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If you like Milton Friedman's story, you might also like:
Gary Becker,
George H.W. Bush,
Paul H. Nitze,
John Sexton
and Lech Walesa

Milton Friedman's recommended reading: The Scarlet Plague

Related Links:
Hoover Institution

Milton and Rose D. Friedman Foundation

Nobel Prize

History of Economic Thought

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Milton Friedman
 
Milton Friedman
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Milton Friedman Interview (page: 4 / 7)

Nobel Prize in Economics

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  Milton Friedman

So you're saying that one must be wary of making a career out of ideology because you become all values and no facts.


Milton Friedman: That's right. Partly [it's] that and partly it is very much dependent on the kind of sources of income that you don't want to become dependent on, because you will find you have special rituals of courtship as long as your ideological preconception meets their special interests. But, they won't have anything to do with you, if it doesn't. And therefore, if you try to make your living that way, you will always have to come up against the situation where you have to decide whether you're going to sacrifice your principles in order to be able to get the money you need in order to achieve something else. That is to say, well, maybe I'll bend a little in this direction because that way I'll be able to push my other idea.


It's not a healthy way, it's not a good life. In my opinion, if you work, if you get some kind of a solid base, I don't care whether it's -- I'm going to say it should be intellectual -- go into business, but get yourself an independent base so that you can really be truly consistent and stick to your principles so you don't have to modify them in order to satisfy somebody else.


People don't realize how hard it is to have truly free speech. Very few people in the United States are in a position where they can express what they really believe freely and without inhibition. No head of businesses, almost no head of a business, very few, because if one way or another the ideas that they express are going to offend some source of income for their firm, they're in trouble. I can give you some very simple examples. During the 1950s, '40s and since, the U.S. has been issuing savings bonds. There's been a great deal of propaganda to buy savings bond. For much of that period though, that was the biggest bucket shop operation in history, because the government was issuing savings bonds, which when they were redeemed, would enable you to buy less than the initial price when you purchased. You paid $100.00 for a savings bond and got 3 or 4 percent interest, but the inflation rate was 5 or 6 or 7 percent. When you got back $125.00, $150.00 at the end of the period, it would buy less than the $100.00 did at the beginning. You were paying for the privilege of saving. It was a bucket shop operation. It was a disgraceful operation, I think. And it should never have been engaged in. During much of that period every bank in the United States in sending your monthly statement to its depositor would include a brochure advertising the virtues of saving bonds as a way of saving for your future. I have talked -- at that time I talked to many bankers, and I said, "Tell me, do you buy savings bonds for yourself?" Of course not. "Do you really consider them a good investment?" No, they're a terrible investment. "Why do you put these brochures in your slip?" Because the Treasury wouldn't like it if we didn't.


Again, they formed committees, a savings bond committee that had big advertisements in the paper with pictures and all of these great people on it advising people to buy savings bonds. Nine out of 10 of those people knew that they were giving very bad advice.

And they were all doing it because it was very important for them to be in the good graces of the Treasury or whoever else.

Now let me give you a very different example.

I would just add one thing there. This was not always in war time?

Milton Friedman: Oh, no, not in war time at all. In peace time, in peace time. Oh, no.

Let me give you a very different example, and it wasn't at wartime at all. We're heading toward socialized medicine. You're a professor at a medical school. Your medical school is receiving two-thirds of its income from the U.S. government. You believed that you ought to have strictly private medicine. Would it be easy for you to get up and say that?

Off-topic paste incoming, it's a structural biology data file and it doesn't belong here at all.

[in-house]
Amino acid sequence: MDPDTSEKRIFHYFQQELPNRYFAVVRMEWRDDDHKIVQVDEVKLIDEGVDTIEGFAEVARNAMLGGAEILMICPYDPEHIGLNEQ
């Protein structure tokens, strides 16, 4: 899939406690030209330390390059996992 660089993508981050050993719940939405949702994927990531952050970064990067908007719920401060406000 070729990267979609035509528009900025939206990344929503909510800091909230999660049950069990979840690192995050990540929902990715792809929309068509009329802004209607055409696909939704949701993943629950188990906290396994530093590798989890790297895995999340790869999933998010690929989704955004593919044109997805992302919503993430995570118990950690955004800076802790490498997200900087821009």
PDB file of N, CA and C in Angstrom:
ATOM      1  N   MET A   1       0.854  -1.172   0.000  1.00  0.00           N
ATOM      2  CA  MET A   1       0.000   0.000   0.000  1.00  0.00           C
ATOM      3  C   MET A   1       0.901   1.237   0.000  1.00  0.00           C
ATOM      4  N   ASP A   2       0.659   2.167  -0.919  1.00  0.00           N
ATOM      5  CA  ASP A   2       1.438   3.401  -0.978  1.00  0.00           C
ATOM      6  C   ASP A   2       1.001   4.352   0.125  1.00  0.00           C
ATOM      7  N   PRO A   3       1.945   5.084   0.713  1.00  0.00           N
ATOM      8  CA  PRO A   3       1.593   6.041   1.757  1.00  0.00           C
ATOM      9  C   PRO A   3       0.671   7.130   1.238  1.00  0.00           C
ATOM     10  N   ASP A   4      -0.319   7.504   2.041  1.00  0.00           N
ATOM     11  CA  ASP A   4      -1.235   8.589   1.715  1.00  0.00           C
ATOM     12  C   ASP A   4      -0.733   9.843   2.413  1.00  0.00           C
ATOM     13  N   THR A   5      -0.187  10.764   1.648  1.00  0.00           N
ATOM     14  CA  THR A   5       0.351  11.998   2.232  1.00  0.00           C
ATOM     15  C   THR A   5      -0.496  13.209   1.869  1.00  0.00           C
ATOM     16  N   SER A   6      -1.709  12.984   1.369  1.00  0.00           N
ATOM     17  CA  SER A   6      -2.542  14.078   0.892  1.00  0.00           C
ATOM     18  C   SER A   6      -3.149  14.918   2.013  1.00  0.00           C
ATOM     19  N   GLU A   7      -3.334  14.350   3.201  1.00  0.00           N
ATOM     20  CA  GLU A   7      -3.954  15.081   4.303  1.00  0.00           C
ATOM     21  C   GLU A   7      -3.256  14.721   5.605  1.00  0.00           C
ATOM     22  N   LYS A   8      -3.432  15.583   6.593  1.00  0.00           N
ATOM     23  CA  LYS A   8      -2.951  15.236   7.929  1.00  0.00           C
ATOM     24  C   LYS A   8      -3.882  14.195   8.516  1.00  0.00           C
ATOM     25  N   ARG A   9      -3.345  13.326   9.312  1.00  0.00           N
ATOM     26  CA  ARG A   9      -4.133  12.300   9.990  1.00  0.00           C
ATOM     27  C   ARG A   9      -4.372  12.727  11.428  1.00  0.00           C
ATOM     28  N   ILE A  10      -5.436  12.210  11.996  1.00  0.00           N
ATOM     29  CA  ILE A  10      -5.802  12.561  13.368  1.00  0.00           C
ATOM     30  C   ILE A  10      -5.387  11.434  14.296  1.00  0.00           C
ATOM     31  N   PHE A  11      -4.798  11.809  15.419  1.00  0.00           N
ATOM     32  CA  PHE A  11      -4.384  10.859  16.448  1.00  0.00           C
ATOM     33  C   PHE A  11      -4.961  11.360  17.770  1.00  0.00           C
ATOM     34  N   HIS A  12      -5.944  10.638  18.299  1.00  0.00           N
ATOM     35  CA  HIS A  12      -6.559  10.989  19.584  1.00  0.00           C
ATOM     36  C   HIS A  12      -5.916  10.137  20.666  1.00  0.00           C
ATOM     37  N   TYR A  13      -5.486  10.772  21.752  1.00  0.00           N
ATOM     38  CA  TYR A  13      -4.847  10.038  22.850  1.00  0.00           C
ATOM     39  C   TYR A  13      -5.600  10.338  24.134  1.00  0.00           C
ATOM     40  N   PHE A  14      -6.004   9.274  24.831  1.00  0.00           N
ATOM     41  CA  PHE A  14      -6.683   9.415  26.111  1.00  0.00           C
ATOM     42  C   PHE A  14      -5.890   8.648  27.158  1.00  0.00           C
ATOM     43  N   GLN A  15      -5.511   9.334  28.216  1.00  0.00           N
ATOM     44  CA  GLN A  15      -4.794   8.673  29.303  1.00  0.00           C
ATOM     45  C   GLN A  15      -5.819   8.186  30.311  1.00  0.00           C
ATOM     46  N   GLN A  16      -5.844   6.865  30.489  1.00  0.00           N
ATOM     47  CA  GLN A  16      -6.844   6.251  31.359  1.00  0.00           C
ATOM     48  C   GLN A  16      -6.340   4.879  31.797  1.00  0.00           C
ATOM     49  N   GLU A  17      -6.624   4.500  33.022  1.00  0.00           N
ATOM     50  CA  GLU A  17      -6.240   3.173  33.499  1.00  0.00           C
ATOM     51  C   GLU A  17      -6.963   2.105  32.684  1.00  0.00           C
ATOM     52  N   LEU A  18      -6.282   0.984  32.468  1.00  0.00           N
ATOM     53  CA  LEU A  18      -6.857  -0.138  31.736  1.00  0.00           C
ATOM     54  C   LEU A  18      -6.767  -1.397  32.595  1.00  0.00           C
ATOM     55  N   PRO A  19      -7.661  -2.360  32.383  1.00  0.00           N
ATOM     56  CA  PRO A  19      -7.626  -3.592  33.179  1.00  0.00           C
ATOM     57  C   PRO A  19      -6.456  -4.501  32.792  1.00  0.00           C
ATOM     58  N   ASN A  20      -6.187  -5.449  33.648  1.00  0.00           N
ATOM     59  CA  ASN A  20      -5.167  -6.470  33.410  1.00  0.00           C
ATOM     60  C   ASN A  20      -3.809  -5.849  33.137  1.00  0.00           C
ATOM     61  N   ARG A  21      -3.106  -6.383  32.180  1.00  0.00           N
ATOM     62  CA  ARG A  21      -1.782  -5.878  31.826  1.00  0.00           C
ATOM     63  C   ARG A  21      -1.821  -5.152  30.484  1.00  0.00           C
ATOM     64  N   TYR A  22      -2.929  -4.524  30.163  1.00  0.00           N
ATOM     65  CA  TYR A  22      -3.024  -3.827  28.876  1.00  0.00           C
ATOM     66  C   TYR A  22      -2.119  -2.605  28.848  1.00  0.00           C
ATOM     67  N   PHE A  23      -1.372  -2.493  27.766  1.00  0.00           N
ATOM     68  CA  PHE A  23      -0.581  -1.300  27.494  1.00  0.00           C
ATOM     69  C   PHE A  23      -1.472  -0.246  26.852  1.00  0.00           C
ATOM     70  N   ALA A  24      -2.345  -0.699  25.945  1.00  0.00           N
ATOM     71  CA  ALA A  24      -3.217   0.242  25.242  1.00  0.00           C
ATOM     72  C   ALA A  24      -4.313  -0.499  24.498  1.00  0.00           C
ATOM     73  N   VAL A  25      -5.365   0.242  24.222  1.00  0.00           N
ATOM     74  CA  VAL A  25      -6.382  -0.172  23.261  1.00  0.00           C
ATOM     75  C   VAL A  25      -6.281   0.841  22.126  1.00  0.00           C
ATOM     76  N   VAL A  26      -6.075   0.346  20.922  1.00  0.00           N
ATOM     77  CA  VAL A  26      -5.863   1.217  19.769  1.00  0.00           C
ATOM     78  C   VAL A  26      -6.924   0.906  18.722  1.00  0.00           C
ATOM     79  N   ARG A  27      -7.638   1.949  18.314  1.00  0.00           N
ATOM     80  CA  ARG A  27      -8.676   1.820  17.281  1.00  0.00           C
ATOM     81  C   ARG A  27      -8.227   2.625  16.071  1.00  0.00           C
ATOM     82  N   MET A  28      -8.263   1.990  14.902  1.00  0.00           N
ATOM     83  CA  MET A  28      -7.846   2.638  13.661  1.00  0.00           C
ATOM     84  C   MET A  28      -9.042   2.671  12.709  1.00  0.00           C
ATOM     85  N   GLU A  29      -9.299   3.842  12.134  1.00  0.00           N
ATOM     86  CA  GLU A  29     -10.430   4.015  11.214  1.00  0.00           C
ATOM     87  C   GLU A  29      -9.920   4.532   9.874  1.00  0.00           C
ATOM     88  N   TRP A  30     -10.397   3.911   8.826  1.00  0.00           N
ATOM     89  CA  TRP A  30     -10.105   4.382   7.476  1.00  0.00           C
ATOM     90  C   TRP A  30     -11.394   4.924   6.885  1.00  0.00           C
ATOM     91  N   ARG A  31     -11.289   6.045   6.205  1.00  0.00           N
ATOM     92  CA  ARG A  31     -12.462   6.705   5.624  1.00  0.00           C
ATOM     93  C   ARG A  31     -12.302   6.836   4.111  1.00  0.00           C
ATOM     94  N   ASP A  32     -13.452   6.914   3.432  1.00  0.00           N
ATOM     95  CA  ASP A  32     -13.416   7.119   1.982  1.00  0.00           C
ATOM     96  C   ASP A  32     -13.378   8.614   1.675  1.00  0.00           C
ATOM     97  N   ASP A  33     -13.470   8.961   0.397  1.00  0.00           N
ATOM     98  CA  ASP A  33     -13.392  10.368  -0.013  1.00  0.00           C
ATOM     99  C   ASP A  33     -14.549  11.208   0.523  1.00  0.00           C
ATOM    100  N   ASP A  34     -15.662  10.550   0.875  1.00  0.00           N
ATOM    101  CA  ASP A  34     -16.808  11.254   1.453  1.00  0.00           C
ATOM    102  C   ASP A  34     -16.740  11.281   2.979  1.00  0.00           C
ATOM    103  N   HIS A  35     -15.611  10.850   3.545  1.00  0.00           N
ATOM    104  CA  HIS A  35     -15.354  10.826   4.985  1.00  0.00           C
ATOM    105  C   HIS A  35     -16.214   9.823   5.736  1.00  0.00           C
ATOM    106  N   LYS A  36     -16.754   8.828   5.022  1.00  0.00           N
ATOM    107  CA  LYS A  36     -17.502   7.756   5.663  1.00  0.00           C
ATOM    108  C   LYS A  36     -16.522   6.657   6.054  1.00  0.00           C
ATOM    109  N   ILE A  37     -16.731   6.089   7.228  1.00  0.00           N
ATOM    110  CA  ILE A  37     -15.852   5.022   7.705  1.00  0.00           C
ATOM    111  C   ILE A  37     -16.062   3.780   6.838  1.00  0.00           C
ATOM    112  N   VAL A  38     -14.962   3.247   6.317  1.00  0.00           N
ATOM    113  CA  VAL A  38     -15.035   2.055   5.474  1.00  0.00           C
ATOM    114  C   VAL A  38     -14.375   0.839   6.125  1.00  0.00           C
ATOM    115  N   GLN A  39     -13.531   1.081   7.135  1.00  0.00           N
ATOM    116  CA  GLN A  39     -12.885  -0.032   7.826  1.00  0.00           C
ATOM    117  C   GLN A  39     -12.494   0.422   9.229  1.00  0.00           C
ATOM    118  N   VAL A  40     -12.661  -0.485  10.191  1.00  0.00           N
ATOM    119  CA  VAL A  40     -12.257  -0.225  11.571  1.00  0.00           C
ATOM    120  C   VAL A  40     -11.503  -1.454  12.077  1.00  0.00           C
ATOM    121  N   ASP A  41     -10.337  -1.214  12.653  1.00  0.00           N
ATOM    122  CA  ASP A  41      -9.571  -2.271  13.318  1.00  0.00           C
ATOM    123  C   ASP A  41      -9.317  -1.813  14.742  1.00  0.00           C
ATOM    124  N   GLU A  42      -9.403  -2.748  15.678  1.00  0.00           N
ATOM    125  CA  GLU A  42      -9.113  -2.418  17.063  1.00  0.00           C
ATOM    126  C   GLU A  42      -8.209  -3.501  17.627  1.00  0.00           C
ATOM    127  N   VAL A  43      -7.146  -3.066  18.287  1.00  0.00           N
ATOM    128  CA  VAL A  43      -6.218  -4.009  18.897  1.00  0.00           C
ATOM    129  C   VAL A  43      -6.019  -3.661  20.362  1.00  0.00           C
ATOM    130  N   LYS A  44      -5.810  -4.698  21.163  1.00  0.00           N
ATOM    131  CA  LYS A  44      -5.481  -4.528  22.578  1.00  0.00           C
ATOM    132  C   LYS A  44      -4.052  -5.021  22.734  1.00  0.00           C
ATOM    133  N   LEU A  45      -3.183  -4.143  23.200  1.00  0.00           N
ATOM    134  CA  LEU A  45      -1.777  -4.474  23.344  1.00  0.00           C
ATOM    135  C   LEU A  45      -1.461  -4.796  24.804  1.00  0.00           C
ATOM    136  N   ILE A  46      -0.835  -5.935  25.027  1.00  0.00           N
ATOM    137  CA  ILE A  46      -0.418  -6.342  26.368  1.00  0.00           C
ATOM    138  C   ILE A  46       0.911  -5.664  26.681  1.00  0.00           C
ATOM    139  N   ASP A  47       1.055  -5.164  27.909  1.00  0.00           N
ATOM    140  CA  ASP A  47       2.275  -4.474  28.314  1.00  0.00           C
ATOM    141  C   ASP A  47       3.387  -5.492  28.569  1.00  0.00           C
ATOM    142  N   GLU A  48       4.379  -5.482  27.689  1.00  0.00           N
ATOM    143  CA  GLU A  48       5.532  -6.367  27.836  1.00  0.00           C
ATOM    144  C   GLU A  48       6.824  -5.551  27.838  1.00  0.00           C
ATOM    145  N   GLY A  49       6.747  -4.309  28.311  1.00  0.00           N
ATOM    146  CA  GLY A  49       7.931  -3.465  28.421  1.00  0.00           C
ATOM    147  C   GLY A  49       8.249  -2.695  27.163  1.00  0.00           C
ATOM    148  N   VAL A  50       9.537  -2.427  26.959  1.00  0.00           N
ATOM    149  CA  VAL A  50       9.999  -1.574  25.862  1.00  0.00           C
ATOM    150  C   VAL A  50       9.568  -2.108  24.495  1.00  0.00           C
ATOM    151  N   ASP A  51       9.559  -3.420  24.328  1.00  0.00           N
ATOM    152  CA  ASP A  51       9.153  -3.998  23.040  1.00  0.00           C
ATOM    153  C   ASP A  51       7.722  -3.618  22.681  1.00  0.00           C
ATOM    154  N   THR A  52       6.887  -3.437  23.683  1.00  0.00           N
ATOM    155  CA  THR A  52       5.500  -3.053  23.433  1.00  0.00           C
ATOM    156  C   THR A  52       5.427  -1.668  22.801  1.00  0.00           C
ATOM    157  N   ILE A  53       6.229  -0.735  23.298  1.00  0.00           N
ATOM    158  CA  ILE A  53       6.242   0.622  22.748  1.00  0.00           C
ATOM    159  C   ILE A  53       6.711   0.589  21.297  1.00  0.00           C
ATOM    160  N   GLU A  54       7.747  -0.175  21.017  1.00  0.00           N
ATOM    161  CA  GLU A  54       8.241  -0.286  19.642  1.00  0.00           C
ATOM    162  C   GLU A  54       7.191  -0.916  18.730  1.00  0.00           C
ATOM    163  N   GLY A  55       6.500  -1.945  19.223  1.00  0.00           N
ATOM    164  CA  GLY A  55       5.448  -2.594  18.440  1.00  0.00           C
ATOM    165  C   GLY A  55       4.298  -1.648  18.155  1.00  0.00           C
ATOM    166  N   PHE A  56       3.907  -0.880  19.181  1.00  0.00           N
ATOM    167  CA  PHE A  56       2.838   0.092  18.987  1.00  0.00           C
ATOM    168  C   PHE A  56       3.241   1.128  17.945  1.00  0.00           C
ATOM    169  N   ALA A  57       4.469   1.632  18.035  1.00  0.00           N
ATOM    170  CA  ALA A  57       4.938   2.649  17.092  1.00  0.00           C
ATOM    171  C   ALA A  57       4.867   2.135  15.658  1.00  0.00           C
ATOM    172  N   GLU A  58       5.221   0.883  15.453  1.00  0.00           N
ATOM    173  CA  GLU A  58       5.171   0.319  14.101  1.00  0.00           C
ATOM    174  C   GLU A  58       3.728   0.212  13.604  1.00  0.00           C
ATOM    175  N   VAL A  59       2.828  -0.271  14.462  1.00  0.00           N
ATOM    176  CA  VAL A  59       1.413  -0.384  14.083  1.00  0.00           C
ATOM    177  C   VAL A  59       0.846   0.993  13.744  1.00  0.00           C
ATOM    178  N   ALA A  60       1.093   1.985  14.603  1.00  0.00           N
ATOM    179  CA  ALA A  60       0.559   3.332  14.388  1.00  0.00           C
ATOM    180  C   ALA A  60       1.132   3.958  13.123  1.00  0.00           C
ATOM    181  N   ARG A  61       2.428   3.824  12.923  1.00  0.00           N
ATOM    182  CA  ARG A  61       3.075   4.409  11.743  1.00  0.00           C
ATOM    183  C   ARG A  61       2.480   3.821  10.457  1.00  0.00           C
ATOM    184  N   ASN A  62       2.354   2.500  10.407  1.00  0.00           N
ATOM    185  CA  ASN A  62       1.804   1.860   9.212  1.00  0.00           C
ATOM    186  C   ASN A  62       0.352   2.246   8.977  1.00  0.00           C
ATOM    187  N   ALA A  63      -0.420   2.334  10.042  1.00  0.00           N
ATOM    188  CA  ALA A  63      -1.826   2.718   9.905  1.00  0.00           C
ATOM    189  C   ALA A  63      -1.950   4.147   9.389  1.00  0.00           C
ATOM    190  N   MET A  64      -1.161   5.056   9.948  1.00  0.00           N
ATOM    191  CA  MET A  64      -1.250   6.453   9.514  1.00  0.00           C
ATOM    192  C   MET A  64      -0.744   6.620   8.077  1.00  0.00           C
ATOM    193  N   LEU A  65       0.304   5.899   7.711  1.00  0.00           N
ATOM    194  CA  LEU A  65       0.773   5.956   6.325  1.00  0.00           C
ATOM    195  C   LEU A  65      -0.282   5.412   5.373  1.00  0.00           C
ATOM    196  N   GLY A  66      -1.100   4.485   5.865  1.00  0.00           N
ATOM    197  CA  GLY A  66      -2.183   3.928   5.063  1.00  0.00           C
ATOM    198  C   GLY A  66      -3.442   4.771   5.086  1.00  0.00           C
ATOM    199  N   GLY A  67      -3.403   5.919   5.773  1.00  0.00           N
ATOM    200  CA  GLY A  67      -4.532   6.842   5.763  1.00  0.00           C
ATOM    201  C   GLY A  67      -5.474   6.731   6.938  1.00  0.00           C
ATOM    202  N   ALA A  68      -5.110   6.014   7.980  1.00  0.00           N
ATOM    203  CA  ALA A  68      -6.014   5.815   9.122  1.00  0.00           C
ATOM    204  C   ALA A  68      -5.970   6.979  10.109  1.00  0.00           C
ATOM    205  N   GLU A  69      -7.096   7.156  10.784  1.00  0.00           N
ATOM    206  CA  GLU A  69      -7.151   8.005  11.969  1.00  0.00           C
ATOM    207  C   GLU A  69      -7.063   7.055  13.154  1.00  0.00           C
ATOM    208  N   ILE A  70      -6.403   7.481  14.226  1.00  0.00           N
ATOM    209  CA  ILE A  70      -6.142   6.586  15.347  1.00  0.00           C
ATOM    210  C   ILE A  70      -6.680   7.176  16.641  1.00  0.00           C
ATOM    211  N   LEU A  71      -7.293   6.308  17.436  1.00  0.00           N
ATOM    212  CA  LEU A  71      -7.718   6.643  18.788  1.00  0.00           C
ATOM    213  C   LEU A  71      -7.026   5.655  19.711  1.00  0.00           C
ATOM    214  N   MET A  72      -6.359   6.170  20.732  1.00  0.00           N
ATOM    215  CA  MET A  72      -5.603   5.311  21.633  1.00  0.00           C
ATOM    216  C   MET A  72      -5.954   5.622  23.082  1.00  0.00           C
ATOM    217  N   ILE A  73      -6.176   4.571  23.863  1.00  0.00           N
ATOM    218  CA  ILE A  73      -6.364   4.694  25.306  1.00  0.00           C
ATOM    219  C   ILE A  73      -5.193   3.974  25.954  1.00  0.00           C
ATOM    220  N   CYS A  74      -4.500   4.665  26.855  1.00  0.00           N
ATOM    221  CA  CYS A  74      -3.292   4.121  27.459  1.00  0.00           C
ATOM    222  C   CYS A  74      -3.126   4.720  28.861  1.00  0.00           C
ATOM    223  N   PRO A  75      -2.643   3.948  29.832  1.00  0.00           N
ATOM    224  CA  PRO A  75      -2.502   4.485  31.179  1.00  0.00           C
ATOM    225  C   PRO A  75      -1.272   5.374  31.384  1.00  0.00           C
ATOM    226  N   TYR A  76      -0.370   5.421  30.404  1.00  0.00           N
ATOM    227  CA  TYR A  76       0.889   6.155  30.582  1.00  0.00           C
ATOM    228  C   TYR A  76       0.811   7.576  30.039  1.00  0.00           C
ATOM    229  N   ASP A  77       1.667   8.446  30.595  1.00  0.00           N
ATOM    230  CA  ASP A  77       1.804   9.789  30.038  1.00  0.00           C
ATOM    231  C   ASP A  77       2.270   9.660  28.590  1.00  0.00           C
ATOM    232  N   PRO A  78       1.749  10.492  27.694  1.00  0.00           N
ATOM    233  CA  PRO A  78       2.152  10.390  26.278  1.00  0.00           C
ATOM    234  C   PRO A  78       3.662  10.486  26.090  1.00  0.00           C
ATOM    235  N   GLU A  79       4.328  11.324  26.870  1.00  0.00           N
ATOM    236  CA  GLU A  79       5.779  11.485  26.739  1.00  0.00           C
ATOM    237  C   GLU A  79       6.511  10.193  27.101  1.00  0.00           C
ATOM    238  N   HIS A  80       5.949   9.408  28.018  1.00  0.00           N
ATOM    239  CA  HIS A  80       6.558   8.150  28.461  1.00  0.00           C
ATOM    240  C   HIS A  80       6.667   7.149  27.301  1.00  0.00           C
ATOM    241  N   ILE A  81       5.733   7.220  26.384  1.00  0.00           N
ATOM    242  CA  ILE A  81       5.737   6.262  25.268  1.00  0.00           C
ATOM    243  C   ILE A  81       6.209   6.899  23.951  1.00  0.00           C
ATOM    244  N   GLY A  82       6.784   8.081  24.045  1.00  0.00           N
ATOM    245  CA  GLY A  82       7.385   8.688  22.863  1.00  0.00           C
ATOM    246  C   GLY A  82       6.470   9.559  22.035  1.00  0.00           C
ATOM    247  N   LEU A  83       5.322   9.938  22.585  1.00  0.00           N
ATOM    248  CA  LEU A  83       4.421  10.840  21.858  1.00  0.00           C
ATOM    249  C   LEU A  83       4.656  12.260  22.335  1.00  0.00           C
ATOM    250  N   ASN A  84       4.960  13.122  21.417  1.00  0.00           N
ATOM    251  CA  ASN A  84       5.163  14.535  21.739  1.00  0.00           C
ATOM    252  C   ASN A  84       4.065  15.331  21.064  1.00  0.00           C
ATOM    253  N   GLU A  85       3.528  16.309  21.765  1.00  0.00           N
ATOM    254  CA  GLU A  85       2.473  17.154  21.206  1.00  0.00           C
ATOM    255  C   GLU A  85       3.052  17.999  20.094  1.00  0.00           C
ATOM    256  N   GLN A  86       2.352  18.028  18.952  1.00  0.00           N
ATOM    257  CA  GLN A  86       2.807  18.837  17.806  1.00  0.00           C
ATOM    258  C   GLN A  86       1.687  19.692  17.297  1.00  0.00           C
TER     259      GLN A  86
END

Not at all. It would be very, very difficult.


I've often said that the only people who have real, honest to God freedom of speech are tenured professors on the verge of retirement or who have already retired and have an independent income like myself. [Laughter] But I think one of the most precious things in life is to be able to say what you believe freely and openly without having to worry too much about the consequences--I say too much. I don't believe that it ought to cost less. If you're going to say unpopular things and you're going to become unpopular as a result, that's going to impose a cost. And sometimes maybe you won't be willing to bear it. But, there ought to be no so-to-speak artificial costs, artificial limitations on you. But yet, there are on most people. I can give one example after another of the same kind of thing. Right you have this terrible situation that's happening in college after college in this country of a complete intolerance for speech which is not quote, "politically correct." It's come to be a new term that's used, "politically correct speech." It's a terrible term. It's a disgraceful term. Correct speech ought to be speech which expresses what a person believes, what he thinks to be the truth. And it's a disgrace that in universities of all places there should be the kind of censorship that is in fact being imposed.


Even if that speech expresses racial or ethnic hatred?

Milton Friedman: Absolutely.

Now again, I don't blame people for being angry at such speech. And if you're going to express it, you ought to be willing to bear that kind of anger, absolutely.

But you shouldn't be prevented from expressing it?

Milton Friedman: You shouldn't be prevented from expressing it.


What's important is not only freedom to speak but freedom to listen. I don't think freedom of speech, speak, includes being subsidized by anybody. I don't believe it includes freedom to use government facilities like a hall to give a speech. What it includes is, on the one hand, the right to hire a hall, say what you want, and second, and most important -- not for the speaker, but for everybody else -- the right of everybody else to listen, to hear what they want to hear. And what's happening now is not so much restriction on freedom of speech, but a restriction on freedom to listen. If a professor says something in a course that other people don't like, they come in and disrupt the course so that nobody can listen to them. The people who want to hear them can't hear them. And I think that's absolutely disgraceful. In fact, I think the most important single virtue, human virtue, is tolerance. And tolerance grows out of humility. If you really know the answers, if you really believe that you have the truth, THE truth, the ultimate truth, how can you tolerate it? How could you let anybody sin if you really know what sinning is? Can you let them sin? No. So the source of tolerance is the recognition that none of us has the truth.